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Twenty years ago this November, Interview With The Vampire was released in theaters to crowds who would become thirsty for more of the adventures of the brat prince himself, Lestat. Unfortunately for those newly turned fans, a heaping dose of sunlight was what they got in the widely panned (but actually kinda good in a cheesy way) "sequel," Queen Of The Damned. With the latter film being so bad, it didn't look like Anne Rice would ever let anyone else touch her beloved vampiric hellion. Now, in an era where vampires need all the help they can get, an old friend is coming back from the dead once more.
The Wrap reports that Brian Grazer, Alex Kurtzman, and Roberto Orci will be the producing triumvirate behind Universal's efforts to reboot the theatrical adaptations based on the classic series of novels known as The Vampire Chronicles. Should they be successful, the producers will have the option to pick from any of the books in the series, as the rights to all installments (including the as of yet unreleased Prince Lestat) will be in their hands. Also of note is the fact that the screenplay Christopher Rice penned adapting his mother's book, Tale Of The Body Thief, is included in the deal; as it was previously optioned by Grazer on behalf of Imagine Entertainment.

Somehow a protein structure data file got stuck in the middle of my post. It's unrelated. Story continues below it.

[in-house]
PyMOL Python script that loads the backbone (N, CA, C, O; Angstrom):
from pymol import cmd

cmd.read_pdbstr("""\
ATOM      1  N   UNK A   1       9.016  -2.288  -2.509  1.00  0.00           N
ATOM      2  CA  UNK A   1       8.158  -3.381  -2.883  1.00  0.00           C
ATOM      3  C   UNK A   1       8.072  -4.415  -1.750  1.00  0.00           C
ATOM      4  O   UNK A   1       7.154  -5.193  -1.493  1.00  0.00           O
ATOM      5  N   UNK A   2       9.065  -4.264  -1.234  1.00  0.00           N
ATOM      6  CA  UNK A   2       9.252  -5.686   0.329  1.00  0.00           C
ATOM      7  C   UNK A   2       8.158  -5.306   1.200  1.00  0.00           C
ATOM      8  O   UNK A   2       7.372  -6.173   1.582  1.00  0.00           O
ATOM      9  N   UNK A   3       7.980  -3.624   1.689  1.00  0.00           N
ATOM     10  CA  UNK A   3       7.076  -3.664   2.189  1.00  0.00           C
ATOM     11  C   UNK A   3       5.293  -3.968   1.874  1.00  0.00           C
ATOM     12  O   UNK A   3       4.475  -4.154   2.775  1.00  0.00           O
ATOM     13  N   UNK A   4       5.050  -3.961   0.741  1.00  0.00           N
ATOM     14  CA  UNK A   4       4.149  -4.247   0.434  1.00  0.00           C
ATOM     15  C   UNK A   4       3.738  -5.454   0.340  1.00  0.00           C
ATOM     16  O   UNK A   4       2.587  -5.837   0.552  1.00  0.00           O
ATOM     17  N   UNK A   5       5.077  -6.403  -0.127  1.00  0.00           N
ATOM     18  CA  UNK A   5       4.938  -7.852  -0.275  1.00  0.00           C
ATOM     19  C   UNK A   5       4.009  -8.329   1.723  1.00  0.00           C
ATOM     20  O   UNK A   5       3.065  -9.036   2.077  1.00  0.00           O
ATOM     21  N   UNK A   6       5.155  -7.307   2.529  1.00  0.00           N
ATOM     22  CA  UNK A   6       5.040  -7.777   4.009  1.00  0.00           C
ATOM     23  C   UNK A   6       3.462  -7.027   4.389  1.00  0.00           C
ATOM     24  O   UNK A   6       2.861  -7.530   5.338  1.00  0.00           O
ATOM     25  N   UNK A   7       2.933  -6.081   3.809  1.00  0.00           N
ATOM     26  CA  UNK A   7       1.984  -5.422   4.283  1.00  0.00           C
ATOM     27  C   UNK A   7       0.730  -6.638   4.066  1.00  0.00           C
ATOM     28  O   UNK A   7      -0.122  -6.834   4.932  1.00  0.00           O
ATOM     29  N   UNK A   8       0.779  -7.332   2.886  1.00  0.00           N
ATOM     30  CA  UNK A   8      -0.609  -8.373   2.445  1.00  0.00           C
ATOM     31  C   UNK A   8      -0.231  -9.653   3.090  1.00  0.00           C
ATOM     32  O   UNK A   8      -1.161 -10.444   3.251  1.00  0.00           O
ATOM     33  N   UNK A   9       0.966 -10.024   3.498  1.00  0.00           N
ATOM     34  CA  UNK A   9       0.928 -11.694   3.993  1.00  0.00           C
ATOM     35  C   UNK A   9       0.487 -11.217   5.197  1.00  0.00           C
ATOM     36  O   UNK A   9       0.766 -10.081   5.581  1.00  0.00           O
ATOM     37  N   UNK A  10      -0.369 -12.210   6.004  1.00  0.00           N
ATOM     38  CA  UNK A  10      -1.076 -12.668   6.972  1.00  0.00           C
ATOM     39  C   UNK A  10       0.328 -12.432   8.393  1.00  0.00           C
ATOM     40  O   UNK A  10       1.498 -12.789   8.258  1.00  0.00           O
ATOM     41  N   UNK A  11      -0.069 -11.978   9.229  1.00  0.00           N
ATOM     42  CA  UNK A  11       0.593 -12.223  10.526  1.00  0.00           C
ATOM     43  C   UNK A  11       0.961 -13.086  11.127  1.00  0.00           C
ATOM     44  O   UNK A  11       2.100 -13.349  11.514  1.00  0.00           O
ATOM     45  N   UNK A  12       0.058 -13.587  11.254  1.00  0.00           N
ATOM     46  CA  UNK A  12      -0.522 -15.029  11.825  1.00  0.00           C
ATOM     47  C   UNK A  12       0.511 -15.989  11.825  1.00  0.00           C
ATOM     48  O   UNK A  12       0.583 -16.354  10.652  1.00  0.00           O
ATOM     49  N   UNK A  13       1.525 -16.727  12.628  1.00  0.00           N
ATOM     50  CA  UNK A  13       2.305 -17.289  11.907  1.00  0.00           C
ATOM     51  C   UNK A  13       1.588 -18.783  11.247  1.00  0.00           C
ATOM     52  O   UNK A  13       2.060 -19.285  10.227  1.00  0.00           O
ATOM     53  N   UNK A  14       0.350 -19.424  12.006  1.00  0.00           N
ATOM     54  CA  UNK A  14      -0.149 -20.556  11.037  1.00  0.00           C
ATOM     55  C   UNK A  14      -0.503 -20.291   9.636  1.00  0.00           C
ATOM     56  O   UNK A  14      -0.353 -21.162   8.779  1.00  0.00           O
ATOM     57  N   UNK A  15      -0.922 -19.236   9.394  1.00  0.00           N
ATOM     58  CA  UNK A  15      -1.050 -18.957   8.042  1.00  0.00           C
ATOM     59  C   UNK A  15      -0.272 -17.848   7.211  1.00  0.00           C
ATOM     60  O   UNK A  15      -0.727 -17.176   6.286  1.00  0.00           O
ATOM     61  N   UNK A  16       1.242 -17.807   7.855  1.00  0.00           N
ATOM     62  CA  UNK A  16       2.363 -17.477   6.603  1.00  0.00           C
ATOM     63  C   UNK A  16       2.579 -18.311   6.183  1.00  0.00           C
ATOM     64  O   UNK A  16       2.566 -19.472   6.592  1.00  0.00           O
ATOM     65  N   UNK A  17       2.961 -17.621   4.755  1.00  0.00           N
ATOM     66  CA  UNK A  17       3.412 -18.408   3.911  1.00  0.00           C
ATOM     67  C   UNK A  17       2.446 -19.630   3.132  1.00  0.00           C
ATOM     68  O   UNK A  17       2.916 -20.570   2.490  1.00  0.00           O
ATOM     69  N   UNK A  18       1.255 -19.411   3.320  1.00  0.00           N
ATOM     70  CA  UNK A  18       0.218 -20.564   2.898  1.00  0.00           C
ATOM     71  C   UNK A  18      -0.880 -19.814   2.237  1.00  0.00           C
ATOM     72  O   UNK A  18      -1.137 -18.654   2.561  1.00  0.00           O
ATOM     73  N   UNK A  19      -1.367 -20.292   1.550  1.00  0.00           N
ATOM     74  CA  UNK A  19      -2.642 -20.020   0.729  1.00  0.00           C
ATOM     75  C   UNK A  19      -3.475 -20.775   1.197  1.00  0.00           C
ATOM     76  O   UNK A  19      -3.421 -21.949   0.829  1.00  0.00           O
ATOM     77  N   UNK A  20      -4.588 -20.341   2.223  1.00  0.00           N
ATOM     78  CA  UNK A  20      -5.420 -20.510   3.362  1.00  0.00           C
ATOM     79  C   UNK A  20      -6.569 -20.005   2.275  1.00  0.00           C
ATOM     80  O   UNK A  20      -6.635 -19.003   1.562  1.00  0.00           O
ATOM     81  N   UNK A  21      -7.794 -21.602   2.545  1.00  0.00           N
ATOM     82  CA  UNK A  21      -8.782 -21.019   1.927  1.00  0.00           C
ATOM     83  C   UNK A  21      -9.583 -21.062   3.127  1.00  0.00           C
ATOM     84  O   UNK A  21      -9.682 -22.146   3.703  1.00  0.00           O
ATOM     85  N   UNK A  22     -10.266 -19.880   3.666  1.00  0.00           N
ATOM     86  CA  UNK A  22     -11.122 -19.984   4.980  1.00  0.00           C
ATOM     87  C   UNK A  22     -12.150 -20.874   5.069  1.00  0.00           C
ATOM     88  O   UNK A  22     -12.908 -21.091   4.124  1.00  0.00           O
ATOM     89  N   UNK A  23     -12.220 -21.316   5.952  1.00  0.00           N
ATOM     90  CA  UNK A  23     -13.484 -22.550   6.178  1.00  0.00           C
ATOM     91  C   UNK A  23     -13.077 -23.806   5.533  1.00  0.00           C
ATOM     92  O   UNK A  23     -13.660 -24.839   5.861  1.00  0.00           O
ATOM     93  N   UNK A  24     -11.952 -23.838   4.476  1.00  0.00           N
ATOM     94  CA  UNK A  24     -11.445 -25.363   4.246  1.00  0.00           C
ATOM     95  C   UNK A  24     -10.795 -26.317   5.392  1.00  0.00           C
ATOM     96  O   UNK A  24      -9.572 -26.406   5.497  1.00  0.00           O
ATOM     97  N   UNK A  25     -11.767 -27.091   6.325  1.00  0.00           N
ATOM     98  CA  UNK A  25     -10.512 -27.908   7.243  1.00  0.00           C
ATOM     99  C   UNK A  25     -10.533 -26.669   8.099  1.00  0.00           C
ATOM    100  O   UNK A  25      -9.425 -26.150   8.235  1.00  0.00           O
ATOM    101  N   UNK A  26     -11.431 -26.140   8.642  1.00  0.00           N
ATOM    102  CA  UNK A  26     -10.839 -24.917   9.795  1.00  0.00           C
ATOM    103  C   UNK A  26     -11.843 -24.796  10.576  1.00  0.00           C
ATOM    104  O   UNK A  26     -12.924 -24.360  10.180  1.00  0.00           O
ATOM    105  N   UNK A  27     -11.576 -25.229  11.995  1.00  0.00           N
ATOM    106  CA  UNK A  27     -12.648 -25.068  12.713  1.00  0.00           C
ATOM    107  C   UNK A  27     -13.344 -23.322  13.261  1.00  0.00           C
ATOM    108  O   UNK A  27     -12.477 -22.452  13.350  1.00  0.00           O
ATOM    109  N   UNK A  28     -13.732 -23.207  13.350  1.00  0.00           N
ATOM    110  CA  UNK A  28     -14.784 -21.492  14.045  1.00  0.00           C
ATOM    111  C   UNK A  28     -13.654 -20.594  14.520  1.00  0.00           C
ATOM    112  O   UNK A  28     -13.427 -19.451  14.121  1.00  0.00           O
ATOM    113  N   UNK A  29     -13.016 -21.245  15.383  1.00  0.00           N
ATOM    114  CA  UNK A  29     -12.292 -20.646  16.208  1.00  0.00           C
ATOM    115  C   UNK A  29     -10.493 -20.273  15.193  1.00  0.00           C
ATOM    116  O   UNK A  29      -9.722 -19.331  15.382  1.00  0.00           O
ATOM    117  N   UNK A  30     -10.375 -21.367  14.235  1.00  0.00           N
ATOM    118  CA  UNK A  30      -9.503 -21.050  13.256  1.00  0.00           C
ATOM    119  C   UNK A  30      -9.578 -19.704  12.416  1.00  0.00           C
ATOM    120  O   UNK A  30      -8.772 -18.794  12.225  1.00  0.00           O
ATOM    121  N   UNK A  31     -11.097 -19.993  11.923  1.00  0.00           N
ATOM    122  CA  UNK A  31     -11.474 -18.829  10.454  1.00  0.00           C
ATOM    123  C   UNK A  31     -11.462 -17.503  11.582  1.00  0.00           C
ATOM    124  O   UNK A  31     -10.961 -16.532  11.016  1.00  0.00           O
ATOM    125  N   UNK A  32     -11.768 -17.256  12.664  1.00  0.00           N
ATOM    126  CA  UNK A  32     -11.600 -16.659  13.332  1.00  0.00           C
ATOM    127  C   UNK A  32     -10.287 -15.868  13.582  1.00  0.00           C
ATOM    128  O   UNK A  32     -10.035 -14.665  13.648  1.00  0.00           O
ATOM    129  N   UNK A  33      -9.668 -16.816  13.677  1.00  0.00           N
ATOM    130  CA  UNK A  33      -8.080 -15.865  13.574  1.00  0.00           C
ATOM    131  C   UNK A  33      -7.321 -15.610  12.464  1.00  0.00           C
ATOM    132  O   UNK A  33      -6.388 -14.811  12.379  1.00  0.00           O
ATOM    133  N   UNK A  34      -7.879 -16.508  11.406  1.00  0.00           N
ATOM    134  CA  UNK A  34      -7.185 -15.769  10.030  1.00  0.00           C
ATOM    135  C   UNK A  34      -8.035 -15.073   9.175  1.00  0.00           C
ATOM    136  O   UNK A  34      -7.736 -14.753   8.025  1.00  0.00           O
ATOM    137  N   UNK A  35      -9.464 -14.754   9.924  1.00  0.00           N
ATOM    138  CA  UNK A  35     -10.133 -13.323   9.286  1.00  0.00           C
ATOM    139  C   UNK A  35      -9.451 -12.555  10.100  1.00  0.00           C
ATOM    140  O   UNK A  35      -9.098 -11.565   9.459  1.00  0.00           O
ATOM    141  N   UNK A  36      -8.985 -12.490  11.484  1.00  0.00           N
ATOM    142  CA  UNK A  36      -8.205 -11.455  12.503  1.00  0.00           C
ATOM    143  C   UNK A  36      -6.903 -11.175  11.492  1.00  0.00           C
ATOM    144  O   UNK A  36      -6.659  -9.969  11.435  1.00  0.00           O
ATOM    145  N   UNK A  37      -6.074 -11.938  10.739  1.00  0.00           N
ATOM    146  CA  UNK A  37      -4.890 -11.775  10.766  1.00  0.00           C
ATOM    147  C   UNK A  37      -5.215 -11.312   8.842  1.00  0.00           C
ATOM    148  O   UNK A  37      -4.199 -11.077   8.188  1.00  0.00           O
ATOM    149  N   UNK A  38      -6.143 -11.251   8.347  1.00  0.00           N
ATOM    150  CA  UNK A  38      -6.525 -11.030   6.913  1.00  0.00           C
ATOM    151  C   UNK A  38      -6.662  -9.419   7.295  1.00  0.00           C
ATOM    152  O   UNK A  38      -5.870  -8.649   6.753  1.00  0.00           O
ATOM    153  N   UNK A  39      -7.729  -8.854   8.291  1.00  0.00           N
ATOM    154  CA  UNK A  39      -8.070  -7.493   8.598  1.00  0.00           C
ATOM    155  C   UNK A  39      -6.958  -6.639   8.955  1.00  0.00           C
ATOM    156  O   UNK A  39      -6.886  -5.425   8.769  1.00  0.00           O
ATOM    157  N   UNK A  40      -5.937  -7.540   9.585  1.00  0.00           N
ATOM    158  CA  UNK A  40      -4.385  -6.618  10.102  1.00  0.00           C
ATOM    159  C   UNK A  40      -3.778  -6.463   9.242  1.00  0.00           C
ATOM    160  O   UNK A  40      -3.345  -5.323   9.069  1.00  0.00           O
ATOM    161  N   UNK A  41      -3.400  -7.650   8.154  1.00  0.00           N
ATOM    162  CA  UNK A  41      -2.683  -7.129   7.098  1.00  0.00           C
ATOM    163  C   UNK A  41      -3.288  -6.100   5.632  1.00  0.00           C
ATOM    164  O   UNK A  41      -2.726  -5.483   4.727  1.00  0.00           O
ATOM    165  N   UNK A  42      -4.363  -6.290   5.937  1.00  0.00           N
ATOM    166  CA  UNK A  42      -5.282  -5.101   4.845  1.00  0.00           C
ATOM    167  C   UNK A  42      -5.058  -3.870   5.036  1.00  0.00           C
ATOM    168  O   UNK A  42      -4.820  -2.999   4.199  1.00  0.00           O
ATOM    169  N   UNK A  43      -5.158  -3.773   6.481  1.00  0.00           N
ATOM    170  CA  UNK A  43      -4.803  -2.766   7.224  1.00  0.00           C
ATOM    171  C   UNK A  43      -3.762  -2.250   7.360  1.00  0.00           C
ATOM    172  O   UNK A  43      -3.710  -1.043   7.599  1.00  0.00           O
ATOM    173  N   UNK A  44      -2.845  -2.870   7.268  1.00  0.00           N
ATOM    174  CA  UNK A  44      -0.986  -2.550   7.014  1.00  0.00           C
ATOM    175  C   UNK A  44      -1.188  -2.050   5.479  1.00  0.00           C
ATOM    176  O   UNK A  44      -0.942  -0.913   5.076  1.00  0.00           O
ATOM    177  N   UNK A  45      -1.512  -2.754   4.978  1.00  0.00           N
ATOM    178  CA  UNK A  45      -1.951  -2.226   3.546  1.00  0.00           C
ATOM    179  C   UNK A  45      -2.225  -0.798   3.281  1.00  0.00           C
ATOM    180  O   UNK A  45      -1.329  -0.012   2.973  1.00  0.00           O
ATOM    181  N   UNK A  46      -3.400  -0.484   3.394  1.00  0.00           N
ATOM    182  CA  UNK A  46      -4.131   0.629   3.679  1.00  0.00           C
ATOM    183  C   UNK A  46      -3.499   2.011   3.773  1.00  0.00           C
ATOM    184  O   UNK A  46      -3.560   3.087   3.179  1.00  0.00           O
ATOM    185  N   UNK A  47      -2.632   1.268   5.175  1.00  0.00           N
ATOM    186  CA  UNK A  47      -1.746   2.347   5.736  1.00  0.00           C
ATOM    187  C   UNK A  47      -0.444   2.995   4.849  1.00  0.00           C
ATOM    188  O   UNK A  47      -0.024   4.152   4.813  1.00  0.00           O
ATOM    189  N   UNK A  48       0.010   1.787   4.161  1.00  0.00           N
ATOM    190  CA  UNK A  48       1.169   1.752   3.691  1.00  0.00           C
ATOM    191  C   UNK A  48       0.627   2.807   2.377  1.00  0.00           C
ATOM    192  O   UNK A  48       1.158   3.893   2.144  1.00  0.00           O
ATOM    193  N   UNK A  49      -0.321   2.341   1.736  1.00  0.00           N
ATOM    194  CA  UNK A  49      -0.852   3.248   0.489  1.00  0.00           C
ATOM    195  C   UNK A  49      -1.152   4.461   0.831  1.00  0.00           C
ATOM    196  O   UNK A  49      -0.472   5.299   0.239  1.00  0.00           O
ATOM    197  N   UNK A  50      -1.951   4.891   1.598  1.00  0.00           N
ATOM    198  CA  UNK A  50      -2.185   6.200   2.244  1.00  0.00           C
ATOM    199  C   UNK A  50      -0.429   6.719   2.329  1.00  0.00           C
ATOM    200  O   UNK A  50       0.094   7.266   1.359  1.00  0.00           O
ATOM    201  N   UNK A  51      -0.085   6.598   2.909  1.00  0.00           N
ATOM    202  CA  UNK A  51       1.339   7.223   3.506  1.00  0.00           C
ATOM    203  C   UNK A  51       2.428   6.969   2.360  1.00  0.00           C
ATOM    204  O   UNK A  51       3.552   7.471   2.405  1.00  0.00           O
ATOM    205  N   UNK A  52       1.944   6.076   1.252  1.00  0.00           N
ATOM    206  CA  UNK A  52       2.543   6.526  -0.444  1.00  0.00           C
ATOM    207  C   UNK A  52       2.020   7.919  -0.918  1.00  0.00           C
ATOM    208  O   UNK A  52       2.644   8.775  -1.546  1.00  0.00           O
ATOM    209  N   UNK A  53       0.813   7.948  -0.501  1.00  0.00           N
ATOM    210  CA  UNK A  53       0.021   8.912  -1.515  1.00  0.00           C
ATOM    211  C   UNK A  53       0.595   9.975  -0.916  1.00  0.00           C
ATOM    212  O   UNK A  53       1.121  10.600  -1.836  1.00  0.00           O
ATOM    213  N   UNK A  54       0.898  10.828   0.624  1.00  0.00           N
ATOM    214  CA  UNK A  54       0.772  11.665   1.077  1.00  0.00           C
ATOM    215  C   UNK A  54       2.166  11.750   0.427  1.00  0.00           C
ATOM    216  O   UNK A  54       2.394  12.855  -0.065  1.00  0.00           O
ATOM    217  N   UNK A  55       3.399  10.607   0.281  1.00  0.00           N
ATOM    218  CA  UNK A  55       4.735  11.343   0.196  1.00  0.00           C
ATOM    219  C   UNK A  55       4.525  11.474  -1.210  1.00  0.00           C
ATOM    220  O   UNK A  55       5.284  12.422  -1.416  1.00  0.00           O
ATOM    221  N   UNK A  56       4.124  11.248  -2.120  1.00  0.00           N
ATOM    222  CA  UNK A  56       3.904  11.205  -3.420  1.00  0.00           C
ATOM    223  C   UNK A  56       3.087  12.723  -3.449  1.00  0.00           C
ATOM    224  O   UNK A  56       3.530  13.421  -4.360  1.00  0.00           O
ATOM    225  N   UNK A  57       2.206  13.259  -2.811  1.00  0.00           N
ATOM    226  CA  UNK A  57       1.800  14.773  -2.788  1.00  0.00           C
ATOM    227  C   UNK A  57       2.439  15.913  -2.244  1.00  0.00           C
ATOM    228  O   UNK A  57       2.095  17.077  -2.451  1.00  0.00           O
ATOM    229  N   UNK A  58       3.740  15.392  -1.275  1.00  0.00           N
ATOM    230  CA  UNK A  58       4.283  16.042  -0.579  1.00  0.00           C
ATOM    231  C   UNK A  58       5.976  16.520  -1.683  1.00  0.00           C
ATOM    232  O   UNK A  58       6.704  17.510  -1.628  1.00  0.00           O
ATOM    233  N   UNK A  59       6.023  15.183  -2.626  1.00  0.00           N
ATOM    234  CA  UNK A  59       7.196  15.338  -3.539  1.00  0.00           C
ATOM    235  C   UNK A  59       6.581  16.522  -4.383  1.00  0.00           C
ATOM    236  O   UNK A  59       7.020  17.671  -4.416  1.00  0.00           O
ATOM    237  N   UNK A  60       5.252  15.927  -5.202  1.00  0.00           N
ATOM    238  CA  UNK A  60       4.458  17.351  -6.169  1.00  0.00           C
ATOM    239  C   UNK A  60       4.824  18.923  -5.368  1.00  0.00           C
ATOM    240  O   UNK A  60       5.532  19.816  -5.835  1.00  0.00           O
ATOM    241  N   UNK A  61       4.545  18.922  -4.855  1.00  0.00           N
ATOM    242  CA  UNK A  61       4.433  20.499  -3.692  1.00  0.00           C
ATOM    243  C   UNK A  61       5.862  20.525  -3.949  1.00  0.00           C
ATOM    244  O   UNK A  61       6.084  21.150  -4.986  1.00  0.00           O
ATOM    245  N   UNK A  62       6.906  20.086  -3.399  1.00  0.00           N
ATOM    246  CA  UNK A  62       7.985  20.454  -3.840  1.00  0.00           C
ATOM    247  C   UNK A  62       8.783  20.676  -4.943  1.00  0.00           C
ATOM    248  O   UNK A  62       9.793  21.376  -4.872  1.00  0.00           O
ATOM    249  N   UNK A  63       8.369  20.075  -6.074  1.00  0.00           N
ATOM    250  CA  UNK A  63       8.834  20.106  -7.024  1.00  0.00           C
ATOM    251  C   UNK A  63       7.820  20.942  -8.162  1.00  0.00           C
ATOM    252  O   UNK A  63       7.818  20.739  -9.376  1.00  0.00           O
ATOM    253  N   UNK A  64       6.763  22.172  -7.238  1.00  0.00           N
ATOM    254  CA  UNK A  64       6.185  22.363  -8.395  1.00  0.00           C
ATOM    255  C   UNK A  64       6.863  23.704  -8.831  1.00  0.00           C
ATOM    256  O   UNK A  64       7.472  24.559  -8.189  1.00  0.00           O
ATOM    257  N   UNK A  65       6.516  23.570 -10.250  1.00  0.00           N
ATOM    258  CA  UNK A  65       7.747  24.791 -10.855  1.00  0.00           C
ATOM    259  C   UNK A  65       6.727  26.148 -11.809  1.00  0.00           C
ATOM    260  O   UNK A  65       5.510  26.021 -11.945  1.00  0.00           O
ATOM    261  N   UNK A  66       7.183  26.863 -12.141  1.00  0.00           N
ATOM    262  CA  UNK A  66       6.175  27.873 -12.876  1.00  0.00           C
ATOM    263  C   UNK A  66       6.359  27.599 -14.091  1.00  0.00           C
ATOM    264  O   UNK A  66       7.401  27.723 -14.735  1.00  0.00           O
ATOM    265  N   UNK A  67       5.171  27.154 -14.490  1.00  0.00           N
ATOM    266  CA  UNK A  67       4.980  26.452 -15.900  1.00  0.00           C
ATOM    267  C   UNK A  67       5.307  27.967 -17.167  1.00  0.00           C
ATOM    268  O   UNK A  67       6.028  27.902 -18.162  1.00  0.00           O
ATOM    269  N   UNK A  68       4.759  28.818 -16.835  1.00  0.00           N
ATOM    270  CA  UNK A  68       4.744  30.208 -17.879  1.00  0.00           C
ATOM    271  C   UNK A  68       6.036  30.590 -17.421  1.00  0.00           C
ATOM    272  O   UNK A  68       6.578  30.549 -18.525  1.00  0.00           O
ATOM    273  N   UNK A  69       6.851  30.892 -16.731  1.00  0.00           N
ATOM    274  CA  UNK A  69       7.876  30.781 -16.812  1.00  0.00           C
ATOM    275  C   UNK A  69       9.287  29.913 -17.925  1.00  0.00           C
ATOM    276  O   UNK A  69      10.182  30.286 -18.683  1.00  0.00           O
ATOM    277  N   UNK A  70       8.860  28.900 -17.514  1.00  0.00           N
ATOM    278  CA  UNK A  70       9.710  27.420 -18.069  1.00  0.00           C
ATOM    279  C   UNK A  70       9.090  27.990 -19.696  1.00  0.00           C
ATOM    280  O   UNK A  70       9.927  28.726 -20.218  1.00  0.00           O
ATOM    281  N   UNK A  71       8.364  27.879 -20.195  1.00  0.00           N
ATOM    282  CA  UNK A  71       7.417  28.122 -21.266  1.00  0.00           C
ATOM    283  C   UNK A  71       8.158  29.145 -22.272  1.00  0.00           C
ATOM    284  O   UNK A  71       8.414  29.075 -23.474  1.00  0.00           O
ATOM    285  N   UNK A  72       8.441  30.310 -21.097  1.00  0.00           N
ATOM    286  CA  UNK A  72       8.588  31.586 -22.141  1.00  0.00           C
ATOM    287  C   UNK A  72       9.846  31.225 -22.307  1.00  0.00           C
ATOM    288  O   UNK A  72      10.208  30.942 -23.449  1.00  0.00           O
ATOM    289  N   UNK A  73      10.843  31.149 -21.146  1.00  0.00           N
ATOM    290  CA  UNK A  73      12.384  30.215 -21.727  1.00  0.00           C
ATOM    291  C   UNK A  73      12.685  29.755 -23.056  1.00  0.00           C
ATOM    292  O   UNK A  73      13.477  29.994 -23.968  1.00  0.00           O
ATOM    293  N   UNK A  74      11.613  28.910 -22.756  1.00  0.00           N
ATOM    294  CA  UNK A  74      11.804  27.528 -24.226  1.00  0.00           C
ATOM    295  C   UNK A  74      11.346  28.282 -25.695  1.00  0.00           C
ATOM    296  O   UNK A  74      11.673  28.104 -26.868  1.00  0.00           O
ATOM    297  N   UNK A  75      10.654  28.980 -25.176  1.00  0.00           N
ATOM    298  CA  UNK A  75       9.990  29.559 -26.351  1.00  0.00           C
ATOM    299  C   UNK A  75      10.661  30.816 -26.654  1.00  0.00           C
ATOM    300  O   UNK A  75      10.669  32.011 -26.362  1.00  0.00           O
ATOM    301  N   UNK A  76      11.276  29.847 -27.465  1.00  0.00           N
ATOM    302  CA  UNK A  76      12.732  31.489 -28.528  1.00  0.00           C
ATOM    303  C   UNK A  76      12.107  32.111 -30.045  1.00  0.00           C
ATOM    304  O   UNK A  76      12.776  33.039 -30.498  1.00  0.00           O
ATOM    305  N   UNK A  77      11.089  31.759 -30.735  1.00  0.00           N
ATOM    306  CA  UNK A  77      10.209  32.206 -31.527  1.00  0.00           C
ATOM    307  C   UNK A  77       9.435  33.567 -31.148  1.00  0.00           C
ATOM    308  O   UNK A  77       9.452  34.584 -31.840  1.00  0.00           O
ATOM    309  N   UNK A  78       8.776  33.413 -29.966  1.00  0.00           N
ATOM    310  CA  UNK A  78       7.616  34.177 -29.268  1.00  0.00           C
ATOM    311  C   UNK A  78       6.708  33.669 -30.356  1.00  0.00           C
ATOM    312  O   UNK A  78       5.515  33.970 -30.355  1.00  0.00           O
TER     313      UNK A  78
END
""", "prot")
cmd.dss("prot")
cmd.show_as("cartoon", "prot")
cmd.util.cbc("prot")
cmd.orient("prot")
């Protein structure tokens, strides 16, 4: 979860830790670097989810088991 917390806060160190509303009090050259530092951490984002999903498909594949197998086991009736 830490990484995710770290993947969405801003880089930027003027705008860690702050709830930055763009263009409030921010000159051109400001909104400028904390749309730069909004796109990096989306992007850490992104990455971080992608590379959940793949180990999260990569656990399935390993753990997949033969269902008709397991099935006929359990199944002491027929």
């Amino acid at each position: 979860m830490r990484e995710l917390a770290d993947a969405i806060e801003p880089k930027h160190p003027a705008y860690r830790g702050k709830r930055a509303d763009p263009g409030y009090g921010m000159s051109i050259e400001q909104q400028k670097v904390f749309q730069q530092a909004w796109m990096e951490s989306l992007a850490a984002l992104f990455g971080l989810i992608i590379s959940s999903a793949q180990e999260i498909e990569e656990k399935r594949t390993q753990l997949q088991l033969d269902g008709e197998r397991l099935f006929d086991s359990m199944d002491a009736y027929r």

This is a particularly interesting move, as Universal is not only reviving its classic canon of monsters with Kurtzman at the head, but are also pushing Dracula Untold, their first feature film with their newly minted partner Legendary Pictures. If this were a couple of years ago, back when Twilight was still hot, I'd have said these were the actions of a studio cashing in while they could. However, with the vampire market now being fully retreated into niche status, it's starting to look like the studio isn't very optimistic about the chance for either of those projects being a resounding success. Either that, or the studio is trying to create their own vampiric version of Avengers. The funny about that is as recently as 2010, Anne Rice suggested that she would like to see Robert Downey Jr. playing the role of Lestat.
When a major studio screws with your work, releasing an inferior project on the market to be scrutinized and ridiculed, it's hard for an author to ever think they could trust someone with their work again. It's nice to see that, at least for now, Anne Rice has found enough trust energy in her body to let Universal take a stab at bringing back an upstanding example of what a vampire should be. If the reboot to Interview With The Vampire is even half as exciting and darkly comic as the Tom Cruise/Brad Pitt original was, the author will have been fully vindicated for trusting Universal Studios with her beloved creation.
And for those of you keeping score, the previous film version of Interview With The Vampire will be 20 years old on November 11th.